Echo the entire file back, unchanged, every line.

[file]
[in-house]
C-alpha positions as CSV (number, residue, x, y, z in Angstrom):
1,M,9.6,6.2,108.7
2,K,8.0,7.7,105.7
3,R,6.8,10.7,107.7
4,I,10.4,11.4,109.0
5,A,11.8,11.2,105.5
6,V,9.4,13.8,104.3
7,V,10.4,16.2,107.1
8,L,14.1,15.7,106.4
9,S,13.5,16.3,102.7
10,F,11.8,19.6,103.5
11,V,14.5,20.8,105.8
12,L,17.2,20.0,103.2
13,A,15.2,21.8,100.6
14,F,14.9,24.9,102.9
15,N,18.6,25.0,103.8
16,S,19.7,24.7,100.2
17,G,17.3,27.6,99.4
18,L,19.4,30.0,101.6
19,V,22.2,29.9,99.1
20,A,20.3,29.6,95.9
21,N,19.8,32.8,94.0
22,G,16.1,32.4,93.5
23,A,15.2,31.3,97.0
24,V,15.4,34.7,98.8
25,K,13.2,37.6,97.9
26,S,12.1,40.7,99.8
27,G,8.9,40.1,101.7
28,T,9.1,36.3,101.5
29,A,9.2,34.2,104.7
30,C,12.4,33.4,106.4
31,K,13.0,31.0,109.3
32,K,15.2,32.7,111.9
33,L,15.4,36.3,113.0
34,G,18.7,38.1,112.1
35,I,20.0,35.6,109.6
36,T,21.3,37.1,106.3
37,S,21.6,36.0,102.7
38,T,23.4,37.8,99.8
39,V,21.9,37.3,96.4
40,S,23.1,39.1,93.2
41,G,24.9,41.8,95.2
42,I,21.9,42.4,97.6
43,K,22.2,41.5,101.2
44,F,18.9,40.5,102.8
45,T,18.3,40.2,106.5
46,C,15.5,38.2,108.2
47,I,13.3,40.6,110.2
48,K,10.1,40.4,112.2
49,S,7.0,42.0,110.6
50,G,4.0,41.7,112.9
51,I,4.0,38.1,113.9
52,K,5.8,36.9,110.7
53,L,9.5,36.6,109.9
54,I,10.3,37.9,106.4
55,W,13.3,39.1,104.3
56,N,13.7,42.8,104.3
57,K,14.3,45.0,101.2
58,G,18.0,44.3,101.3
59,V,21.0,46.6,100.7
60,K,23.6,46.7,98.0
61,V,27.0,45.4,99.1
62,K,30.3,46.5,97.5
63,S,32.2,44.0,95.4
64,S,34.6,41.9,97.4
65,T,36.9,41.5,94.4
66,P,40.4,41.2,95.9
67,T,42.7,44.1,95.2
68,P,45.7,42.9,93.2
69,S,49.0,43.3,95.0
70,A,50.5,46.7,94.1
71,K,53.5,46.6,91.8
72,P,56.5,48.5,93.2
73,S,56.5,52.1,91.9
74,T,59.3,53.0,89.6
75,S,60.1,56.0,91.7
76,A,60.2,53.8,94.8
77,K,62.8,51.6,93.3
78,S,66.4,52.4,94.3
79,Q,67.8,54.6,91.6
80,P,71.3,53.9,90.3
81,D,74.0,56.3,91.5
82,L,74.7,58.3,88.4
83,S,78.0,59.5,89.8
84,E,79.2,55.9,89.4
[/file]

[in-house]
C-alpha positions as CSV (number, residue, x, y, z in Angstrom):
1,M,9.6,6.2,108.7
2,K,8.0,7.7,105.7
3,R,6.8,10.7,107.7
4,I,10.4,11.4,109.0
5,A,11.8,11.2,105.5
6,V,9.4,13.8,104.3
7,V,10.4,16.2,107.1
8,L,14.1,15.7,106.4
9,S,13.5,16.3,102.7
10,F,11.8,19.6,103.5
11,V,14.5,20.8,105.8
12,L,17.2,20.0,103.2
13,A,15.2,21.8,100.6
14,F,14.9,24.9,102.9
15,N,18.6,25.0,103.8
16,S,19.7,24.7,100.2
17,G,17.3,27.6,99.4
18,L,19.4,30.0,101.6
19,V,22.2,29.9,99.1
20,A,20.3,29.6,95.9
21,N,19.8,32.8,94.0
22,G,16.1,32.4,93.5
23,A,15.2,31.3,97.0
24,V,15.4,34.7,98.8
25,K,13.2,37.6,97.9
26,S,12.1,40.7,99.8
27,G,8.9,40.1,101.7
28,T,9.1,36.3,101.5
29,A,9.2,34.2,104.7
30,C,12.4,33.4,106.4
31,K,13.0,31.0,109.3
32,K,15.2,32.7,111.9
33,L,15.4,36.3,113.0
34,G,18.7,38.1,112.1
35,I,20.0,35.6,109.6
36,T,21.3,37.1,106.3
37,S,21.6,36.0,102.7
38,T,23.4,37.8,99.8
39,V,21.9,37.3,96.4
40,S,23.1,39.1,93.2
41,G,24.9,41.8,95.2
42,I,21.9,42.4,97.6
43,K,22.2,41.5,101.2
44,F,18.9,40.5,102.8
45,T,18.3,40.2,106.5
46,C,15.5,38.2,108.2
47,I,13.3,40.6,110.2
48,K,10.1,40.4,112.2
49,S,7.0,42.0,110.6
50,G,4.0,41.7,112.9
51,I,4.0,38.1,113.9
52,K,5.8,36.9,110.7
53,L,9.5,36.6,109.9
54,I,10.3,37.9,106.4
55,W,13.3,39.1,104.3
56,N,13.7,42.8,104.3
57,K,14.3,45.0,101.2
58,G,18.0,44.3,101.3
59,V,21.0,46.6,100.7
60,K,23.6,46.7,98.0
61,V,27.0,45.4,99.1
62,K,30.3,46.5,97.5
63,S,32.2,44.0,95.4
64,S,34.6,41.9,97.4
65,T,36.9,41.5,94.4
66,P,40.4,41.2,95.9
67,T,42.7,44.1,95.2
68,P,45.7,42.9,93.2
69,S,49.0,43.3,95.0
70,A,50.5,46.7,94.1
71,K,53.5,46.6,91.8
72,P,56.5,48.5,93.2
73,S,56.5,52.1,91.9
74,T,59.3,53.0,89.6
75,S,60.1,56.0,91.7
76,A,60.2,53.8,94.8
77,K,62.8,51.6,93.3
78,S,66.4,52.4,94.3
79,Q,67.8,54.6,91.6
80,P,71.3,53.9,90.3
81,D,74.0,56.3,91.5
82,L,74.7,58.3,88.4
83,S,78.0,59.5,89.8
84,E,79.2,55.9,89.4